Algorithms Behaving Badly

— Jessica Ozdemir, Sr Marketing Manager, EMEA & APAC 

Did anyone see the news yesterday? Amazon, the world's third-largest information technology company came under huge scrutiny for its algorithms, which can be used as a guide to purchase the necessary components to produce chemical explosives.

The Channel 4 News investigation found explosive black powder and thermite grouped together under the "Frequently Bought Together" list during searches for other common chemicals, while steel ball bearings, often used as bomb shrapnel, were recommended in the "Customers Also Bought" tab.


So what lessons can be learned from this faux-pas?

Algorithms, or ‘algo’ for short, are scripts that use rules to make decisions and improve performance over time. Marketers have used them for years and they are fully embedded in most modern marketing strategies. However, as we’ve seen the in case of Amazon, human ingenuity and our ability to draw insights and conclusions should not be overlooked. Algorithms augment human ability and allow marketers to make better decisions and focus on the customer experience and path to purchase. Therefore, marketers will always have a need to keep people working alongside algorithms and offering their human input to ensure algorithms continue to perform as intended. This is where Amazon has fallen down: it’s become lazy, overlooking what its algorithms are linking to and subsequently causing huge backlash for the brand.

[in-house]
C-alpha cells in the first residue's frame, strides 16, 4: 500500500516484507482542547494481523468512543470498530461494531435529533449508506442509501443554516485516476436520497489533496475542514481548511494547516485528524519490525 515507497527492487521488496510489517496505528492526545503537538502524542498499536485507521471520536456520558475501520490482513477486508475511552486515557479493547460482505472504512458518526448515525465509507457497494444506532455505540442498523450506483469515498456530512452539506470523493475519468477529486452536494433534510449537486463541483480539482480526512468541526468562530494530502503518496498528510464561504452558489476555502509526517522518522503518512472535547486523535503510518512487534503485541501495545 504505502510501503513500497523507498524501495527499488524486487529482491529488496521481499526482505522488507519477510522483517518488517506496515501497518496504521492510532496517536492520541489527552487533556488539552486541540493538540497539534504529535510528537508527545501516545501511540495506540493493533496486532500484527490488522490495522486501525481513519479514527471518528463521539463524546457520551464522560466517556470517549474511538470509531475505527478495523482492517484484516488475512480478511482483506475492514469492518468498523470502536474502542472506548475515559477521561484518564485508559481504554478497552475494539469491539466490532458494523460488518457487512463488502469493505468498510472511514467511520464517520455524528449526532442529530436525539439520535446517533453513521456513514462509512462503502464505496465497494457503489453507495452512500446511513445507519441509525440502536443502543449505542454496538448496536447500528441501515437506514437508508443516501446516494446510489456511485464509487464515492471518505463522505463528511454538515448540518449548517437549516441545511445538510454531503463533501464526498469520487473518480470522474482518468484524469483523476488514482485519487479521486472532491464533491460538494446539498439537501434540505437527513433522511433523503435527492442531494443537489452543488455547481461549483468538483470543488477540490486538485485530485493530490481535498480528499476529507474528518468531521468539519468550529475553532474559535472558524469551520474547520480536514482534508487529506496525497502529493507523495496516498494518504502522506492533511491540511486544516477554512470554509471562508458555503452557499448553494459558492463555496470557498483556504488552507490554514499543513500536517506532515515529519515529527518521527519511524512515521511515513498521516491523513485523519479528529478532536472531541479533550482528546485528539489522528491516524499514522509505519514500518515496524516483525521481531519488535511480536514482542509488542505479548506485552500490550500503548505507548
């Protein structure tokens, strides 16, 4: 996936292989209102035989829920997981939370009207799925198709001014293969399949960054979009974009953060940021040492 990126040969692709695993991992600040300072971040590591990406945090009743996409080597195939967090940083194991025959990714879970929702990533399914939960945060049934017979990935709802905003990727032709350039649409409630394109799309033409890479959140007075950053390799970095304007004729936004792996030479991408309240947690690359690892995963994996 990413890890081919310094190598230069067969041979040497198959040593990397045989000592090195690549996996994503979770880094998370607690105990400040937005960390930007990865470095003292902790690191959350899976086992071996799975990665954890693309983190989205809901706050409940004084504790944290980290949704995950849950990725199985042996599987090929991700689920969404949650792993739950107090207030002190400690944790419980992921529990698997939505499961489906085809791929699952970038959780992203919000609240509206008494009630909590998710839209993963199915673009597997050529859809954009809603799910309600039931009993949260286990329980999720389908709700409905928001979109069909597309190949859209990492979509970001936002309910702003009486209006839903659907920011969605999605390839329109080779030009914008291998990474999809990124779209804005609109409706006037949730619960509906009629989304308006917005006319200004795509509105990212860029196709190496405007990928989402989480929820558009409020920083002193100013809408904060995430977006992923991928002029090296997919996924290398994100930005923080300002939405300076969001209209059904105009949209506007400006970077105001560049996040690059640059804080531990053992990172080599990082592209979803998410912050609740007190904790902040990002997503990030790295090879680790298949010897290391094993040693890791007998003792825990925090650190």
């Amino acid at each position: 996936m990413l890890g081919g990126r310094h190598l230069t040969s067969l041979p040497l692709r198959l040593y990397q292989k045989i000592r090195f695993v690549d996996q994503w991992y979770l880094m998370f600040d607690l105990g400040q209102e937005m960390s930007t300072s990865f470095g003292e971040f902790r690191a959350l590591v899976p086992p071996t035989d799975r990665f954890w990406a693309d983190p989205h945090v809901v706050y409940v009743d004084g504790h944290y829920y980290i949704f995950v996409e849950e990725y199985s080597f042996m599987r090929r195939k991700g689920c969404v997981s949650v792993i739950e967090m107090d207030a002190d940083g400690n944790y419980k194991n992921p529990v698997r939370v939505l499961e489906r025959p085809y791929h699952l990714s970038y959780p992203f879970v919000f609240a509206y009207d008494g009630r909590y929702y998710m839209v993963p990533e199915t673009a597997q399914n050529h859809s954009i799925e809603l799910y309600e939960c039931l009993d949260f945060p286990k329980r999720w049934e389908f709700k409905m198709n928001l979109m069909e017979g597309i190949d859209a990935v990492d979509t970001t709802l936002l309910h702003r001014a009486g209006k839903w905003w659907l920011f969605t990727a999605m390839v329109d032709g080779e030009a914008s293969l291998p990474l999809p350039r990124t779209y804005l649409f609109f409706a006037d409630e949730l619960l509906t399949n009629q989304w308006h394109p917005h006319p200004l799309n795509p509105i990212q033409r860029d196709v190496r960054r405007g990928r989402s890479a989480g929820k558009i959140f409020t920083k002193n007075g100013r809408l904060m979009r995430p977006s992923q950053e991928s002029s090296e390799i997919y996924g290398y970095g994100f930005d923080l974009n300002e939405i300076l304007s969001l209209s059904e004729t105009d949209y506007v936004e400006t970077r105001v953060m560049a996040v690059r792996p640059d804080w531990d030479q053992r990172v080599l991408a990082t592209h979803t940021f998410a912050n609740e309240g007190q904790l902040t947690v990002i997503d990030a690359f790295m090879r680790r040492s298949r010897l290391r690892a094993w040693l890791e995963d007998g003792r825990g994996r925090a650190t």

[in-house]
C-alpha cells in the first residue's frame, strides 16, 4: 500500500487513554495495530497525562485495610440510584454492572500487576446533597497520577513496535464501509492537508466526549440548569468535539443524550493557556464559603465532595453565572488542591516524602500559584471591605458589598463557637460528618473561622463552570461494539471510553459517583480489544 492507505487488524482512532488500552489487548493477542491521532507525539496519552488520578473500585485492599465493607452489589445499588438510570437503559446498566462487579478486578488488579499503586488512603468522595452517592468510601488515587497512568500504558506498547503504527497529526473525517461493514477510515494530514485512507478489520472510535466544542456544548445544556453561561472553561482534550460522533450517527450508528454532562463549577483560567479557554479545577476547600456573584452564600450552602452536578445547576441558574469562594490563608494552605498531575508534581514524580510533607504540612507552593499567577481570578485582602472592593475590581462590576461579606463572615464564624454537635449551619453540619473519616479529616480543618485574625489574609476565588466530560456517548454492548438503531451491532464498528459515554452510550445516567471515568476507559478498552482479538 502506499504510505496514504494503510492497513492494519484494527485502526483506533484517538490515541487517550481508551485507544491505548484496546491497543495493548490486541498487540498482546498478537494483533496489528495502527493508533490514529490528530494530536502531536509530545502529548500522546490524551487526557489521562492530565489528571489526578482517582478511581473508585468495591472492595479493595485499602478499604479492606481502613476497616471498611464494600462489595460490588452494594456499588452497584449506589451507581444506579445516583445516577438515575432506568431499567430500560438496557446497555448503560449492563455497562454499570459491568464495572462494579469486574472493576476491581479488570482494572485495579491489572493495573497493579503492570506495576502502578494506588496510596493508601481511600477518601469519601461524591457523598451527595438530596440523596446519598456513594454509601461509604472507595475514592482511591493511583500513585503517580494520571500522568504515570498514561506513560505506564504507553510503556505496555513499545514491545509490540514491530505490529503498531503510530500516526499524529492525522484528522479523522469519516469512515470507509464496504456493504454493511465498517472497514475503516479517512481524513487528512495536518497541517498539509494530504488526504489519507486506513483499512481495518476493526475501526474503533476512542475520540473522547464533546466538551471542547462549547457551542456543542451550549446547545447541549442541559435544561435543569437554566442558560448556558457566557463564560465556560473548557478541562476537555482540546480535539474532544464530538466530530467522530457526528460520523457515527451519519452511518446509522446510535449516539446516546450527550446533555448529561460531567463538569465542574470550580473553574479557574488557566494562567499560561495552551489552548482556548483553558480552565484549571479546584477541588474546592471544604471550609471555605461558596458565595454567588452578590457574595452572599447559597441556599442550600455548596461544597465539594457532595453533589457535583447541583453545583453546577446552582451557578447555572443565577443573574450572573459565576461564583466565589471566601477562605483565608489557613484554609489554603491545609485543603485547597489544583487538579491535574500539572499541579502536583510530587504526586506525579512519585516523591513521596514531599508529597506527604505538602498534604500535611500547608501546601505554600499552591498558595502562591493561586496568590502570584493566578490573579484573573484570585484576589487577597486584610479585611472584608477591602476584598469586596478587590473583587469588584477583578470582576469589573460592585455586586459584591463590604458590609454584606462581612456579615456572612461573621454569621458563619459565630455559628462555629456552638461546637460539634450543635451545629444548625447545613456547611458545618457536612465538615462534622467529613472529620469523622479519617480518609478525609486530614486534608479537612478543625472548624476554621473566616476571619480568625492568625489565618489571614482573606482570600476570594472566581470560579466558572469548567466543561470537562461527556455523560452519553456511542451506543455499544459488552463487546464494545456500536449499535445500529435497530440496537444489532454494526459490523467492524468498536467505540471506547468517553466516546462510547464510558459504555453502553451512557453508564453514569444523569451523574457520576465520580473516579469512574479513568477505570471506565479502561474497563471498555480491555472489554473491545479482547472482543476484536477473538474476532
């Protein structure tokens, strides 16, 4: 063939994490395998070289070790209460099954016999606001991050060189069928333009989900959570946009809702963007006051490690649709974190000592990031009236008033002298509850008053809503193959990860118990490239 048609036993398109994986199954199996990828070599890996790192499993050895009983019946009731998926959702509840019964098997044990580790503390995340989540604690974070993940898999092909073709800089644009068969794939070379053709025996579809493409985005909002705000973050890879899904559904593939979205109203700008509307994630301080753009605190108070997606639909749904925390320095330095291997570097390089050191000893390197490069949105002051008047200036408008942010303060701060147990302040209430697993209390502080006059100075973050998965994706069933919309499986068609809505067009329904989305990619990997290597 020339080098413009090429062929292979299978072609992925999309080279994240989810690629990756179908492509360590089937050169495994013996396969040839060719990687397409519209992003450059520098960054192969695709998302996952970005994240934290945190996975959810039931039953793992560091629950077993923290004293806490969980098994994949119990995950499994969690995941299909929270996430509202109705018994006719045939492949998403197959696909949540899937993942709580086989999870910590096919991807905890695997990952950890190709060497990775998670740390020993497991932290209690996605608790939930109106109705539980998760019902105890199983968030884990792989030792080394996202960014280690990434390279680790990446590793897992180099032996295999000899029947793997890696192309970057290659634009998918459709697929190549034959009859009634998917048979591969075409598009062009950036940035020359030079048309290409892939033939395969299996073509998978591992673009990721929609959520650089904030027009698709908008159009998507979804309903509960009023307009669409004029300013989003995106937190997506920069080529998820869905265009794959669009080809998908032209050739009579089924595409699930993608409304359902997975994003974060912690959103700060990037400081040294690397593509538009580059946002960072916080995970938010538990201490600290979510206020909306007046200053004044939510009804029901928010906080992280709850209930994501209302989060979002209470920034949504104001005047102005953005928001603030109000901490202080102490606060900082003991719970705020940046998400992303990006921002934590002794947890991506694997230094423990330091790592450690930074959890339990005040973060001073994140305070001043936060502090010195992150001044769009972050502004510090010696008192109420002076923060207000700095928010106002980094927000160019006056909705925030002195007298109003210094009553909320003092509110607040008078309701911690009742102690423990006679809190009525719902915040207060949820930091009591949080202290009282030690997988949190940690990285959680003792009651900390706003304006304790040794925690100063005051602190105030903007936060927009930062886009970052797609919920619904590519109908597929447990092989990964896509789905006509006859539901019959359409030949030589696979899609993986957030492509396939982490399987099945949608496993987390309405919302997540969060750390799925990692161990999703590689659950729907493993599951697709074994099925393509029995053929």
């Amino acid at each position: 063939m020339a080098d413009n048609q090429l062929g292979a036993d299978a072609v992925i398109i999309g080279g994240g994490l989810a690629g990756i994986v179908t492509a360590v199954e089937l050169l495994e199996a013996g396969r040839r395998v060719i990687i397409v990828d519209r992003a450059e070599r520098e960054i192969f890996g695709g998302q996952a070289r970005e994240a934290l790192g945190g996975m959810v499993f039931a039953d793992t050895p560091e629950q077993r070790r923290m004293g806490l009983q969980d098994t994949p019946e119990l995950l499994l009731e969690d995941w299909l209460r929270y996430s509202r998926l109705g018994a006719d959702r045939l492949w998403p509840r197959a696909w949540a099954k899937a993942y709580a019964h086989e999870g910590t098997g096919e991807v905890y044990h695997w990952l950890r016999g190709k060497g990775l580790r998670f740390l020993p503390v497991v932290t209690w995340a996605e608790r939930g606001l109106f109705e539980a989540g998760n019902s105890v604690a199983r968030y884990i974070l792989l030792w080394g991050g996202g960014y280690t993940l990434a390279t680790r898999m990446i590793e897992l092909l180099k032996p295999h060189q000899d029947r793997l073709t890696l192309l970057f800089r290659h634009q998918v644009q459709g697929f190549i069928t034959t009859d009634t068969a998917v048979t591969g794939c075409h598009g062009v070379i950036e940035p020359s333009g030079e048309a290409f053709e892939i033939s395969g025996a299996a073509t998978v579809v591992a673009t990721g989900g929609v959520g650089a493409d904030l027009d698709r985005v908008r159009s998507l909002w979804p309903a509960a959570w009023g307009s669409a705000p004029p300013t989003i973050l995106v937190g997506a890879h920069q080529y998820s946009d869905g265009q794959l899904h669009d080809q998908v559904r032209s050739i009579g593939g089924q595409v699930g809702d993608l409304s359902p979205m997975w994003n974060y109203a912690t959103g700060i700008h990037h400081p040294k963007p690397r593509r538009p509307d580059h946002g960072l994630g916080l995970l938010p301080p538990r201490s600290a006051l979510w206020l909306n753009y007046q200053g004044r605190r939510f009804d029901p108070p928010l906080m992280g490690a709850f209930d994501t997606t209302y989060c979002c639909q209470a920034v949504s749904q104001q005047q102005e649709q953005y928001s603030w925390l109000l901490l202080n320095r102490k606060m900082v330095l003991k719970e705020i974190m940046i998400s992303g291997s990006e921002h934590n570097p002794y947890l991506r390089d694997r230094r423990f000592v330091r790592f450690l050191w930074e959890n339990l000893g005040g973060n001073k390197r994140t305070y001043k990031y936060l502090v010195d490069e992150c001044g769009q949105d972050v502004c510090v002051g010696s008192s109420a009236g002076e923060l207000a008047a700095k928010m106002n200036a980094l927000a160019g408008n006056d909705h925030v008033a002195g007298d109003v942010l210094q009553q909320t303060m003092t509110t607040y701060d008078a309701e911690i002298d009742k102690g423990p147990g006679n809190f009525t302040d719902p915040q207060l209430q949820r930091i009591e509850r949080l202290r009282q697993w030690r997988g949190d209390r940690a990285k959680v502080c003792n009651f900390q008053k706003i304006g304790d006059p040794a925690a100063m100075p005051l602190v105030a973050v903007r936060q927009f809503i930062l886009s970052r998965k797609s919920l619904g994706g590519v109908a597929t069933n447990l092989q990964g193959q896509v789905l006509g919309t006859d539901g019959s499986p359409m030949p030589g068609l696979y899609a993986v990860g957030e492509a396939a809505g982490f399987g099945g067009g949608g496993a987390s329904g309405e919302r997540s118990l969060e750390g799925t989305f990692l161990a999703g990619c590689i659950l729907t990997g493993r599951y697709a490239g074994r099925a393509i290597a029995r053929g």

This increasing reliance on algorithms is changing the way our brains work and fundamentally changing the ways in which marketers make decisions. In the future, the survival and success of every brand in the world will depend on how well it can market to the machines. Our Stories in Motion study proved that there are changes to the way people search for information and shop. Consumers are heavily influenced by retailers’ sites (45% in the UK, 34% in the US and 55% in China), meaning brands like Amazon have a duty for driving accurate and responsible marketing. 

A more serious case of algorithms failing (and a sad inkling of what is to come as machines infiltrate every part of our lives) is driverless cars causing fatalities. Tesla admits that its system sensors failed to distinguish a white van against a bright sky, resulting in the untimely death of a 40-year-old Floridian. The moral of the story is no great surprise; algorithms aren’t a perfect science yet – we must learn how to work with them, rather than accepting algorithm-driven technology as unalloyed good.


What can brands do when algorithms fail?

Failures will happen – it’s inevitable. However, here are some best practices for brands to ensure their customers aren’t affected by badly behaving algorithms:

  • Don’t under estimate the human touch. Human interaction is still needed to oversee the algorithmic process to avoid any computer blunders
  • Always check for racial, gender, age and other common biases in your algorithms
  • Explicitly analyse how your software can fail and provide a safety mechanism for each possible failure
  • Have a communications plan in place to address the media in case of an embarrassing failure. (Hint: start with an apology, Amazon)

Machines are not humans – and they can’t always be relied upon to understand the nuances of the customer-brand relationship. It’s a hard lesson for Amazon to learn, but one that must be taken with serious consideration.